Last Thursday’s presidential debate on CNN may have been the last of this election season for the remaining GOP field. After Donald Trump and John Kasich noted they would not be attending the scheduled Fox News debate on Monday, the network canceled the event. Meanwhile, Trump and Cruz want Kasich out of the way so they can focus on their head-to-head battle. In the race for delegates, some pundits are arguing why California may be the deciding factor. Despite gaining the endorsement of his predecessor John Boehner, House Speaker Paul Ryan made it loud and clear he has no plans to enter the race.
Donald Trump: Thursday offers a slew of unfriendly headlines for the GOP frontman. In a new Reuters/Ipsos poll, half of U.S. women noted they have a “very unfavorable” view of the businessman. Expect that poll to surface in negative ads. Liberal Democrats like Senate Minority Leader Harry Reid criticized his Republican colleagues as “cowardly” for not denouncing the controversial candidate and Sen. Elizabeth Warren warns that Trump is a threat to the country. As for whether former First Lady Laura Bush will be voting for the GOP frontrunner, she respectfully requests you “don’t ask.”
Ted Cruz: Cruz may be Republicans’ last hope of stopping Trump, but the party leadership is not soon to forget how Cruz slammed Majority Leader Mitch McConnell on the Senate floor last year. Cruz called McConnell a “very effective Democratic leader,” among other unflattering remarks, after the Senate leader signed the Bipartisan Budget Act. Republican senators are reportedly asking him to apologize for those remarks before they consider unifying behind him. Cruz did find some friends today though. He picked up the endorsement of Sen. Lindsey Graham (R-SC) and heard Rubio called him “the only true conservative left in the race.” He spent most of Thursday campaigning with former Texas Gov. Rick Perry.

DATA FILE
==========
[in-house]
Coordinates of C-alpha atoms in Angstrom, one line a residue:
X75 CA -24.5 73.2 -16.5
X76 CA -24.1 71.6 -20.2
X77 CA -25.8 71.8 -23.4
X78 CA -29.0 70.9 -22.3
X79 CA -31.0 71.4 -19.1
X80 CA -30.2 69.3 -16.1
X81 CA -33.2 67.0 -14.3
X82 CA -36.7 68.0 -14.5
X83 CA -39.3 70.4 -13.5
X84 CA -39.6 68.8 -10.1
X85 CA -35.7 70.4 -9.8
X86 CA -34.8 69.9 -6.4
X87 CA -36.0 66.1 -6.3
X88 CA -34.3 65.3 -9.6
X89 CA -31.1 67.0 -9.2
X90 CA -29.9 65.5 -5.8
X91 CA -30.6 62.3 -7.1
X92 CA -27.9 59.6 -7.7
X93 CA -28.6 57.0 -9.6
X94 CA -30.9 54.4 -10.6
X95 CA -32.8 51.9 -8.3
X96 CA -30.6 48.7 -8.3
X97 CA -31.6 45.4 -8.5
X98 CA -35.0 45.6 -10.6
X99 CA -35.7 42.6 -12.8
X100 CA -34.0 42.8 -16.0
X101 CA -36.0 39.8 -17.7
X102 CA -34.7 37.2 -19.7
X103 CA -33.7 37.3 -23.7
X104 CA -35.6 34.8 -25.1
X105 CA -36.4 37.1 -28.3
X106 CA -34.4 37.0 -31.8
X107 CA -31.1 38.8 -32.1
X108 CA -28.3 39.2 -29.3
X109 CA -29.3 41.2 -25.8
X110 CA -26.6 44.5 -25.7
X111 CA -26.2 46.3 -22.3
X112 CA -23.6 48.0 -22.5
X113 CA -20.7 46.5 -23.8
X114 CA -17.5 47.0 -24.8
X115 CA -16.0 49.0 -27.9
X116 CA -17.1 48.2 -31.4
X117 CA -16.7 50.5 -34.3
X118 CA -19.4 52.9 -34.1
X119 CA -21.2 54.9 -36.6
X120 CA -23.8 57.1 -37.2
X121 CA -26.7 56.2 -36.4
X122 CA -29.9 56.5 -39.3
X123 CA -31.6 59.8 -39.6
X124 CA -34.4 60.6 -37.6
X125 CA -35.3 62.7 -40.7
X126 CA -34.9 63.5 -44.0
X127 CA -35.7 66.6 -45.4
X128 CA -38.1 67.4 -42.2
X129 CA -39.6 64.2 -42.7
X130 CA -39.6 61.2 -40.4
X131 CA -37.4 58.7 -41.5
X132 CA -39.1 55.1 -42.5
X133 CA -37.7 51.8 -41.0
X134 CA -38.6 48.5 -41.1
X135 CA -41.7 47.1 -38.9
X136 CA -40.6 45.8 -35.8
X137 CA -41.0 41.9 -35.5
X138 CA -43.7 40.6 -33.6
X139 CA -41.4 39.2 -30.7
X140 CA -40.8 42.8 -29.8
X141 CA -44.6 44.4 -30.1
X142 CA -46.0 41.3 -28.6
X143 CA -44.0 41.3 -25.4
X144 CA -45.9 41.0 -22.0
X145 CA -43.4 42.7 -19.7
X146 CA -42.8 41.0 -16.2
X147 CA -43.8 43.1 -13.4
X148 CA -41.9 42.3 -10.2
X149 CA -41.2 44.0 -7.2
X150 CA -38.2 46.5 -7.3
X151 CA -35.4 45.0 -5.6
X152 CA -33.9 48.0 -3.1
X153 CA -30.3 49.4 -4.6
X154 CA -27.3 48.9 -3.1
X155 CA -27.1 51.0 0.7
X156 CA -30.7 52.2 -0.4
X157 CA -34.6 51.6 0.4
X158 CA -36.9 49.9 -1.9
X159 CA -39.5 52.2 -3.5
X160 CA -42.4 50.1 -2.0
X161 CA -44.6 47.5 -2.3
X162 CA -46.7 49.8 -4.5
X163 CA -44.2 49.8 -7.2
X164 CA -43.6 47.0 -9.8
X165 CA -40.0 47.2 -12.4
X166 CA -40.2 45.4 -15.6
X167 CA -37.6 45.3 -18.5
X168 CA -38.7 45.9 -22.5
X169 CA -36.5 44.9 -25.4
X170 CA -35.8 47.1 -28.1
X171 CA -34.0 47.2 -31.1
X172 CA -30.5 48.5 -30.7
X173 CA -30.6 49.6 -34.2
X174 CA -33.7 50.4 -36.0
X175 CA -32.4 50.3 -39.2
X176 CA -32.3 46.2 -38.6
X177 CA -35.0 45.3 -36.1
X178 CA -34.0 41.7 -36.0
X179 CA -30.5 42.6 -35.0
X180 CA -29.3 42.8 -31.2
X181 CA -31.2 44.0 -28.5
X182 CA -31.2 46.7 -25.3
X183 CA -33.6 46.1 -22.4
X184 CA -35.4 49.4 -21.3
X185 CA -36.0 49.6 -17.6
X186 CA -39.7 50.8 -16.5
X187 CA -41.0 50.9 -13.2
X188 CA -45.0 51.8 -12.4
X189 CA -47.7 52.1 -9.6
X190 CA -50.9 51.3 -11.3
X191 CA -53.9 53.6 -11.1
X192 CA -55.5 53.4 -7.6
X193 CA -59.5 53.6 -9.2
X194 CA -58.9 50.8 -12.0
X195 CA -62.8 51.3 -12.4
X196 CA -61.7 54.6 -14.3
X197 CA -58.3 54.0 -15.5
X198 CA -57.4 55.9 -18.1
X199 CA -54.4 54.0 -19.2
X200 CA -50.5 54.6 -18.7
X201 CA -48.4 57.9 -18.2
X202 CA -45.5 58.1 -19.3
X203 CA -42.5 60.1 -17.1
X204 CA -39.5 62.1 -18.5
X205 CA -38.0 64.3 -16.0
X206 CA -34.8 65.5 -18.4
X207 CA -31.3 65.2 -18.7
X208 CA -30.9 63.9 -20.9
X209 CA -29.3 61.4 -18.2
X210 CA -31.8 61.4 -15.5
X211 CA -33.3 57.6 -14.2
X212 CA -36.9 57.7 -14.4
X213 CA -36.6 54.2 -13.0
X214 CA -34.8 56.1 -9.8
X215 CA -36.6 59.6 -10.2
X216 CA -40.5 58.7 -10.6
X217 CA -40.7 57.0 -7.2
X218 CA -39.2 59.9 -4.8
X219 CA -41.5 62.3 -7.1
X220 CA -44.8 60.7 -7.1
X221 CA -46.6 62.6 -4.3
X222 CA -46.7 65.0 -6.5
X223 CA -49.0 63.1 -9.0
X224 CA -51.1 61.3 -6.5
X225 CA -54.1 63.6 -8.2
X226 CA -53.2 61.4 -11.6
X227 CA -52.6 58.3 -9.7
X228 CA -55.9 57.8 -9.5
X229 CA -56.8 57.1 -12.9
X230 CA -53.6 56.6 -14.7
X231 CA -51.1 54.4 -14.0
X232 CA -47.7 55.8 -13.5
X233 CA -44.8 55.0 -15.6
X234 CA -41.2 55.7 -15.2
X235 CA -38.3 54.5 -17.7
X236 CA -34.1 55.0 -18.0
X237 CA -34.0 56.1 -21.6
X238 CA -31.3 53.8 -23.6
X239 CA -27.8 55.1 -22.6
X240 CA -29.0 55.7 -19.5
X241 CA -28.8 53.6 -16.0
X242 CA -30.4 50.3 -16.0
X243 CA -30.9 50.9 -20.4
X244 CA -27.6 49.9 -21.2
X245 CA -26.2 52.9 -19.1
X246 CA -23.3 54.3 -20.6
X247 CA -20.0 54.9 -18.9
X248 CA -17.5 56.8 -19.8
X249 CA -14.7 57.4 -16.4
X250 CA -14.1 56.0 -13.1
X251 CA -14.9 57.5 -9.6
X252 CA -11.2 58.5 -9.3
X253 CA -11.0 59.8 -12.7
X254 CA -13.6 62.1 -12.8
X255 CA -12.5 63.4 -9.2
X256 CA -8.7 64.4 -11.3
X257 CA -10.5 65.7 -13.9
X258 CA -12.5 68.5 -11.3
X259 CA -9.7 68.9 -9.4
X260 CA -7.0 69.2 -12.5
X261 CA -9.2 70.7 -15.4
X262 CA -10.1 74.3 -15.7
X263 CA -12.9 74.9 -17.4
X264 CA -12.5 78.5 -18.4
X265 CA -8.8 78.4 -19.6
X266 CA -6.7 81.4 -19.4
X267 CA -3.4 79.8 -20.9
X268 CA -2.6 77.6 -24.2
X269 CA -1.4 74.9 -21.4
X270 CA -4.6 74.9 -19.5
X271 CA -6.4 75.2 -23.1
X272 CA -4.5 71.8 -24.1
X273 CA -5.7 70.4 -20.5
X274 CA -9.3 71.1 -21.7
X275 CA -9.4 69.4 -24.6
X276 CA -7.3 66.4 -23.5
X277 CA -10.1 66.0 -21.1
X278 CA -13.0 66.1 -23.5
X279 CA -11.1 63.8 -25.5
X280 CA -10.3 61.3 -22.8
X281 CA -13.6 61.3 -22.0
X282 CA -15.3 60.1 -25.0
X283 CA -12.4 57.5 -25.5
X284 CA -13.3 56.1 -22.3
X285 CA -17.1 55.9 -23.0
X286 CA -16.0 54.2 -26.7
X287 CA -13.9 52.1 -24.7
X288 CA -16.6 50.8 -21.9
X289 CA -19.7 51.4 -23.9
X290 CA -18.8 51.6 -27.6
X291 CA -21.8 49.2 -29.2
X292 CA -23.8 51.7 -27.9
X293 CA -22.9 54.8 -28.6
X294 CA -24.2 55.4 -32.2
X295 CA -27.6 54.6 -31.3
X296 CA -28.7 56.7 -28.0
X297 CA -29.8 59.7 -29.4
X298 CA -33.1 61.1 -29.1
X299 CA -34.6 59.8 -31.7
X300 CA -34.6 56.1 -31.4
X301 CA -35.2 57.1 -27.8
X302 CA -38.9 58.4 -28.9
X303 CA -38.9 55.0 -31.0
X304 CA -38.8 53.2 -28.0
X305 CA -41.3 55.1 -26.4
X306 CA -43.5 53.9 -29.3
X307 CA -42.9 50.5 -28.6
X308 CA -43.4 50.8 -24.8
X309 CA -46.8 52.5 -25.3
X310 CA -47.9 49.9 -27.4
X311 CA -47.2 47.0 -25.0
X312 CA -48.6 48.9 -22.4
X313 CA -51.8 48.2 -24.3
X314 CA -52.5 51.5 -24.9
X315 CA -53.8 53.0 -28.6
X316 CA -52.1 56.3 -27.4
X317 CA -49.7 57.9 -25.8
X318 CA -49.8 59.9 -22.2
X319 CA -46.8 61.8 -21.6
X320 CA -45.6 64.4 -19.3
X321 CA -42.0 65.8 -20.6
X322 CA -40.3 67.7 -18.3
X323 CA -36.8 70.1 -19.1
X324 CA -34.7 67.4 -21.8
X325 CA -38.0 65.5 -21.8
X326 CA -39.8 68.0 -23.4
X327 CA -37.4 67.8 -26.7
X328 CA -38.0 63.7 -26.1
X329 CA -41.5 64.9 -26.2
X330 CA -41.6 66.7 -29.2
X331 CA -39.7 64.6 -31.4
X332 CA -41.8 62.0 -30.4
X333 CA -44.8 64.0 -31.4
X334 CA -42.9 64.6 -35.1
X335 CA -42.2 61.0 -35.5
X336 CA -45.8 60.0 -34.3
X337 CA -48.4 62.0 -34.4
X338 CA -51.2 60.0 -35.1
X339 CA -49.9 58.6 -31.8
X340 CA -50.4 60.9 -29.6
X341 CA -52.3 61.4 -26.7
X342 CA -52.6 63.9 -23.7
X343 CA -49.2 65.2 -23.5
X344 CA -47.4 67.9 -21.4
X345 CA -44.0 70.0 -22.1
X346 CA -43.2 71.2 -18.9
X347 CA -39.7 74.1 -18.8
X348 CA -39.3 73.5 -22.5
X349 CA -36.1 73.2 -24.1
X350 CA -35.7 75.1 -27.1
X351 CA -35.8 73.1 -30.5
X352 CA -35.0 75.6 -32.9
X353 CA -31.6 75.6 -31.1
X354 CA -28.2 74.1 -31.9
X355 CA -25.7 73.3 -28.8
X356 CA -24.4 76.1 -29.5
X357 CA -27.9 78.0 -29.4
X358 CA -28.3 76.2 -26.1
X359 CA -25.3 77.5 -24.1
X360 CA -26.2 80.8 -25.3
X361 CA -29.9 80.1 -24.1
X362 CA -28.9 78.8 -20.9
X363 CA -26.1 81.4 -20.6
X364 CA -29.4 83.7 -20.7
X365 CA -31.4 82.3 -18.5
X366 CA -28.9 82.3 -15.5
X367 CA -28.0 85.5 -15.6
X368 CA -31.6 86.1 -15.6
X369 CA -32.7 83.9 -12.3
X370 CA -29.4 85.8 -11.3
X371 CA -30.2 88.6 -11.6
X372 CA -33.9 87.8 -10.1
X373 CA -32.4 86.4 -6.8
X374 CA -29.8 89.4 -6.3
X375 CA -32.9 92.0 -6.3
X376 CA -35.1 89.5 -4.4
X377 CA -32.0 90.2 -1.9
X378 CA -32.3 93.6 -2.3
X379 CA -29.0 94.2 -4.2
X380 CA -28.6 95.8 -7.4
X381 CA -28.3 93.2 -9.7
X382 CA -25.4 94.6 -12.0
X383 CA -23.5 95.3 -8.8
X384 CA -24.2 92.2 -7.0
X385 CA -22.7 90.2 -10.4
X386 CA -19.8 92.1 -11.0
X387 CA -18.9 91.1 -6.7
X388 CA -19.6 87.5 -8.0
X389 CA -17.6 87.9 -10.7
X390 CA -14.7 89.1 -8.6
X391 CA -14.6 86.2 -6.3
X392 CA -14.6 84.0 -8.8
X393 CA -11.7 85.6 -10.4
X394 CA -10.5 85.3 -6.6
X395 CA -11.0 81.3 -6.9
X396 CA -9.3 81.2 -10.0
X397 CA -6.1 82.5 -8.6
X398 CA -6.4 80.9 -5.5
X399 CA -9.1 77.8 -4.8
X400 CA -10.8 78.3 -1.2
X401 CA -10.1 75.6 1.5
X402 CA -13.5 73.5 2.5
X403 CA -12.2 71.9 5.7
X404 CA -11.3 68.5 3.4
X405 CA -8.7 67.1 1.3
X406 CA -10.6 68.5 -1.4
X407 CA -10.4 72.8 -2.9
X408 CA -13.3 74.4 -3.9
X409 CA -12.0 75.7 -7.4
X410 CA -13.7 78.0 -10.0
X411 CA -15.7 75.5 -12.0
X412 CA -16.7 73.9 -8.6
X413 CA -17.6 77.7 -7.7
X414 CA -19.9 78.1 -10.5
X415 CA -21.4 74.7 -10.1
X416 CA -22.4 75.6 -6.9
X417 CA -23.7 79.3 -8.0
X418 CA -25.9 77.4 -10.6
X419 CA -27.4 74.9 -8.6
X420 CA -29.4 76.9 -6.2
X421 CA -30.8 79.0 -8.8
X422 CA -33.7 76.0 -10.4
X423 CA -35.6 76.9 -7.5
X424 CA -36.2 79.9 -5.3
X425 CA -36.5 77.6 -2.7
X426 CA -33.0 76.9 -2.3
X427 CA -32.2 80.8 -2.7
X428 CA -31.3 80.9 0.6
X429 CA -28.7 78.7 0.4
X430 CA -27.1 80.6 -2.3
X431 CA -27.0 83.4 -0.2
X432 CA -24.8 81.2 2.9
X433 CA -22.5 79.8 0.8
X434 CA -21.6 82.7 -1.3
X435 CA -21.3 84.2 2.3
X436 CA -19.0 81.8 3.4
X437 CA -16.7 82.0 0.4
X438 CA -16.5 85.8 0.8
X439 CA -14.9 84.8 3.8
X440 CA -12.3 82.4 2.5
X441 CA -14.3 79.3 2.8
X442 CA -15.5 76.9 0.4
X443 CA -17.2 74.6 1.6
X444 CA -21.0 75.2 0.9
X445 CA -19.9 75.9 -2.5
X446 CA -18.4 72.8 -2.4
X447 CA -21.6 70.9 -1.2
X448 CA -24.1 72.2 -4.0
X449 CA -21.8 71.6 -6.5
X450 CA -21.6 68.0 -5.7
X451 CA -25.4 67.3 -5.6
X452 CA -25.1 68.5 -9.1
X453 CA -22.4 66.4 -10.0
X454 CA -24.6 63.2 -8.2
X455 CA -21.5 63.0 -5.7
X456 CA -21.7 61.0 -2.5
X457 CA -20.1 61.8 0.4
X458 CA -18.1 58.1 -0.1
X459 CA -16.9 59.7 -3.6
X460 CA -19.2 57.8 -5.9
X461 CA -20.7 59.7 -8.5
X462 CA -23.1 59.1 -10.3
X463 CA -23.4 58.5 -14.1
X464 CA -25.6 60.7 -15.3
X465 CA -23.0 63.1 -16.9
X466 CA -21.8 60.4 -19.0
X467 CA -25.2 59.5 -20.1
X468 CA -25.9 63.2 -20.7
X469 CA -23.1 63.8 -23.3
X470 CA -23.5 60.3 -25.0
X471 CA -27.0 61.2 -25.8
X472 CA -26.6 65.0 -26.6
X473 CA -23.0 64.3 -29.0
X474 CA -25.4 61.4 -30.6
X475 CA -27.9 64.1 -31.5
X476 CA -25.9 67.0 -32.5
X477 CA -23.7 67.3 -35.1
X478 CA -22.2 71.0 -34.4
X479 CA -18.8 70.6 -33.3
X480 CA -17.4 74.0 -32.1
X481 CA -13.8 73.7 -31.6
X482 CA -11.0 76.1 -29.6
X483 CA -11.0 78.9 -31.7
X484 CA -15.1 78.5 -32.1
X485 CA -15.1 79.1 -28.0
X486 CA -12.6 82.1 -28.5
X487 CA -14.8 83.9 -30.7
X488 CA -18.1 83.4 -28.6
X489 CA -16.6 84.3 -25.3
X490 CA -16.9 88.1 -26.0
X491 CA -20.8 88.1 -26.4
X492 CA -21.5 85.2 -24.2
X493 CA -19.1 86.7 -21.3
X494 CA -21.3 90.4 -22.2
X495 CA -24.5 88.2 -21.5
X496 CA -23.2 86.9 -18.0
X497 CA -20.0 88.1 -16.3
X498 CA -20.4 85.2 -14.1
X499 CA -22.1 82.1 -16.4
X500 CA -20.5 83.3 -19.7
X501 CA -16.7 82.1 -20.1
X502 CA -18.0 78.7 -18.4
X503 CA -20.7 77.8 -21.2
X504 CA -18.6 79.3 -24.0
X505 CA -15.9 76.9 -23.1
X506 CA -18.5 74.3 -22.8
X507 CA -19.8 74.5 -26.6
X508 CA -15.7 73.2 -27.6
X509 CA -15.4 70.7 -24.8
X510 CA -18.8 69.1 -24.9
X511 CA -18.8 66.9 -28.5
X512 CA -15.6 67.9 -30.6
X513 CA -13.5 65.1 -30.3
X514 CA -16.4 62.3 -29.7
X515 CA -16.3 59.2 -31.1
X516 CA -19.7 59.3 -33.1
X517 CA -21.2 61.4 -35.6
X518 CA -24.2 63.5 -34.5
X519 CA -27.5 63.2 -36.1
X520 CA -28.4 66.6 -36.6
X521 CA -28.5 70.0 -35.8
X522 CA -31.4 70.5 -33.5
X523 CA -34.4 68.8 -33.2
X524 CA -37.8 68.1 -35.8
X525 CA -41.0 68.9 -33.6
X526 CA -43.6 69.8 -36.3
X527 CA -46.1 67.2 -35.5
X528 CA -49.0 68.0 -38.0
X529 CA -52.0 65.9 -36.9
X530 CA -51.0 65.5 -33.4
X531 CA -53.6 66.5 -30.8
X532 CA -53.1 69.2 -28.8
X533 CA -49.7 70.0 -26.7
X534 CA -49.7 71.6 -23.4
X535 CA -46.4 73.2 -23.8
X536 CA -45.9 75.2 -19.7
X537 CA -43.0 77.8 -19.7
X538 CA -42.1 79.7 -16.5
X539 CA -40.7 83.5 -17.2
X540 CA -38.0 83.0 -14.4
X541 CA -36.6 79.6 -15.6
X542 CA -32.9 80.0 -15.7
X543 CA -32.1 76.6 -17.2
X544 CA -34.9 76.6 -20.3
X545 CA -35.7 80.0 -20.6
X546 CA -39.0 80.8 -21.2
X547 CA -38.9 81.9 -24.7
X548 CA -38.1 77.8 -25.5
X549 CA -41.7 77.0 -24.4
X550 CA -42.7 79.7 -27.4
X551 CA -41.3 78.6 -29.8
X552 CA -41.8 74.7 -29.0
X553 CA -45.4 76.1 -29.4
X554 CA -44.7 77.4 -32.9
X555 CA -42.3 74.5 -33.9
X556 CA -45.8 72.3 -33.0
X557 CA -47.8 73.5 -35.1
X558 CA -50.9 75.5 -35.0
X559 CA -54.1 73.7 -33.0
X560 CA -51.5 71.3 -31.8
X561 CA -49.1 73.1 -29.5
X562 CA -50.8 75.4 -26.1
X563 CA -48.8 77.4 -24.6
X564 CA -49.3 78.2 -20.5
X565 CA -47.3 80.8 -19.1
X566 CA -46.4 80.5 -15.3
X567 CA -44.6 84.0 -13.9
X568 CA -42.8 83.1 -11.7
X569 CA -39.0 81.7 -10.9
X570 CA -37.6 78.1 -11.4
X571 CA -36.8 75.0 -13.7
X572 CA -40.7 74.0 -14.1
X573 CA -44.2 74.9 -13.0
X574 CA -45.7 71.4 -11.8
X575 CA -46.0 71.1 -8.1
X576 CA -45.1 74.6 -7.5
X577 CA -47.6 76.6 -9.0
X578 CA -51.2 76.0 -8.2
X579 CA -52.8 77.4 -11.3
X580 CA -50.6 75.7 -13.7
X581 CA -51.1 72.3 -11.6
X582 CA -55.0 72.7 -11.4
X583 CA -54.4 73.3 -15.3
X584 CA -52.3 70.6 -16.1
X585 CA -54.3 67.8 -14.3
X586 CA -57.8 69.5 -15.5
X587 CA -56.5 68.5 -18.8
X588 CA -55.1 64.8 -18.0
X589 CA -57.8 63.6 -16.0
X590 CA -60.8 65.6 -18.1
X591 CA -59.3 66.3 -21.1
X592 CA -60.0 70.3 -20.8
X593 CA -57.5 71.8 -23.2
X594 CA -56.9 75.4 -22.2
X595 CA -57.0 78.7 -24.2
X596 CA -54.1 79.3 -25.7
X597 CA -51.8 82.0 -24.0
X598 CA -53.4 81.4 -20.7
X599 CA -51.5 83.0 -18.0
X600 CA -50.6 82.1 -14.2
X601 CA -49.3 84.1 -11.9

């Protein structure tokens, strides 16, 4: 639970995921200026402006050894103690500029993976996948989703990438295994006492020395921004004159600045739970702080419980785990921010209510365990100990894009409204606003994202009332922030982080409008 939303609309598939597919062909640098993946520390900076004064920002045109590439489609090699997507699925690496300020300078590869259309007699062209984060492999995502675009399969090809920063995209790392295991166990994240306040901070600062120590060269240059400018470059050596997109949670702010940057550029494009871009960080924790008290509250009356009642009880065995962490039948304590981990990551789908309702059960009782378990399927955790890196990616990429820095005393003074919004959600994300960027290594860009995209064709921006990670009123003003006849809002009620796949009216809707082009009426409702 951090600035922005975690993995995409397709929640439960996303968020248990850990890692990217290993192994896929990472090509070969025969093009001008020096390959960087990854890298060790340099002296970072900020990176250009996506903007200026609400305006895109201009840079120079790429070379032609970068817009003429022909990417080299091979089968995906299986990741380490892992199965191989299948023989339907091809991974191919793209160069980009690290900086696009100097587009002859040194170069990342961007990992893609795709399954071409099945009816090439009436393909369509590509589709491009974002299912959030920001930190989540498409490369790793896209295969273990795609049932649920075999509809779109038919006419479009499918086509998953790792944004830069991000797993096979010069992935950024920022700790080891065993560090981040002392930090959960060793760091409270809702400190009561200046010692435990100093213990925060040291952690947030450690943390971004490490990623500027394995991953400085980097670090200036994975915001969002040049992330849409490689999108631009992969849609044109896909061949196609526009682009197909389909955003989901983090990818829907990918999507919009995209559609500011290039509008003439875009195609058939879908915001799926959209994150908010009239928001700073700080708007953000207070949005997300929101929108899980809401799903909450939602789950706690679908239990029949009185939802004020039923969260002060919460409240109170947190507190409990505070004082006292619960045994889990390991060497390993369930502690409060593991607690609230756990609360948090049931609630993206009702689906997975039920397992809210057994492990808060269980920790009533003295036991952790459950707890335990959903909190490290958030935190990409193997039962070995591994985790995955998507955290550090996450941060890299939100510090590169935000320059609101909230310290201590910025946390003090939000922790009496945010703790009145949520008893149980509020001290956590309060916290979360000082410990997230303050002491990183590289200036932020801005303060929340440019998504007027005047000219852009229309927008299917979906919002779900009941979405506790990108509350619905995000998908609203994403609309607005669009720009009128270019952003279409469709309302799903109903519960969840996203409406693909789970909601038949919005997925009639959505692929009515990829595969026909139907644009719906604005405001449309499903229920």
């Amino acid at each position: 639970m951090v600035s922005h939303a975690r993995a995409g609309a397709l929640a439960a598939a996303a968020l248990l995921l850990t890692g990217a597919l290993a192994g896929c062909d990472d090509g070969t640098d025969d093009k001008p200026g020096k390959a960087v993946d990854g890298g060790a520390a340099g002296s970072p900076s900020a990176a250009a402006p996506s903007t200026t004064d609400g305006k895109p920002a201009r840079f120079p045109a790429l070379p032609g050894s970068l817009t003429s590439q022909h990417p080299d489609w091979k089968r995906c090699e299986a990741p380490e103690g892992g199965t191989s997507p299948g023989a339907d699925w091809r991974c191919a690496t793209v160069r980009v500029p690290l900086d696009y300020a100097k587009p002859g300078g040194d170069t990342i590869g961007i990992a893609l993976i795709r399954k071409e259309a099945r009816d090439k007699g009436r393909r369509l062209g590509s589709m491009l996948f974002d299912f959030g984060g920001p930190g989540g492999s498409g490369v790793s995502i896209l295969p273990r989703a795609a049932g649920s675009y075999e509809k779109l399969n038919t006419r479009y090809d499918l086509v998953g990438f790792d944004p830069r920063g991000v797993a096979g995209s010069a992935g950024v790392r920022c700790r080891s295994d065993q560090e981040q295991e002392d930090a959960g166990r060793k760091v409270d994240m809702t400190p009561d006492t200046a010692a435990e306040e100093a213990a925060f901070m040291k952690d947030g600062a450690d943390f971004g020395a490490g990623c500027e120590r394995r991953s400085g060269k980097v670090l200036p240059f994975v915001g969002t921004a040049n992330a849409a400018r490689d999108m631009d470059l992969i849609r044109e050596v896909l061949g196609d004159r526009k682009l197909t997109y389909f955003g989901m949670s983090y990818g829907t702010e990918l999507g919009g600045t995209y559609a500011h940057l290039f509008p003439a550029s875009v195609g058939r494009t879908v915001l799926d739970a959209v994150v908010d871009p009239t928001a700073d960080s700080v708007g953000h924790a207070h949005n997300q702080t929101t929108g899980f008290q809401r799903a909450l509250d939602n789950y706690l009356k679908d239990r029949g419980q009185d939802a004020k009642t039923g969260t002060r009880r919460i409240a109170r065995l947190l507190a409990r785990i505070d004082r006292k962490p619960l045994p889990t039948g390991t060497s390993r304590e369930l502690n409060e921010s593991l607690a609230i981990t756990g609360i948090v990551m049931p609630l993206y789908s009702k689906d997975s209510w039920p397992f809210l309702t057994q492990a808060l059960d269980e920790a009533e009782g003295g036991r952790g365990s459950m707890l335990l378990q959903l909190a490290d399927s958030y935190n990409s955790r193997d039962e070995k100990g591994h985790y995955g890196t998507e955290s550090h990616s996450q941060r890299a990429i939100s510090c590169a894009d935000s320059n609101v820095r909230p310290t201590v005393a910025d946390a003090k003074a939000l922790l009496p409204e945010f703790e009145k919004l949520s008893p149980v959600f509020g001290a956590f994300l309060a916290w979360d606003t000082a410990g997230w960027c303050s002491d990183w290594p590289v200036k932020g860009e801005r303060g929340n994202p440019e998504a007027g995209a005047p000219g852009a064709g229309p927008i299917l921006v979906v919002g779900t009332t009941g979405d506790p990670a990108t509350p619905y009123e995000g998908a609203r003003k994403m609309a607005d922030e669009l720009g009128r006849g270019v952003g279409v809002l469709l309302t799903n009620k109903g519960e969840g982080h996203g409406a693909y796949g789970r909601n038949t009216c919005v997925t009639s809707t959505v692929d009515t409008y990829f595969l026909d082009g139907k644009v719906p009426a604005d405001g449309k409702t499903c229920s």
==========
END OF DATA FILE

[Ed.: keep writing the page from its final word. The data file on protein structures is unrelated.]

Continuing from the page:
John Kasich: RedState predicts that should Kasich team up with Trump, it would be the end of Cruz.
Hillary Clinton has had a gaffe-tastic week. She made controversial comments about coal, suggested we didn’t lose a single person in Libya and admitted she’s not a “natural politician.” It’s a wonder how she won four state primaries on Tuesday night. If nothing else, the former secretary of state proved she’s not infallible.
Republicans (1,237 needed to win):
Trump - 673
Cruz - 411
Kasich - 143
Dems (2,383 needed to win):
Clinton – 1,606
Sanders – 851
Tuesday, March 22 - American Samoa (R convention), Arizona, Idaho Caucus (D), Utah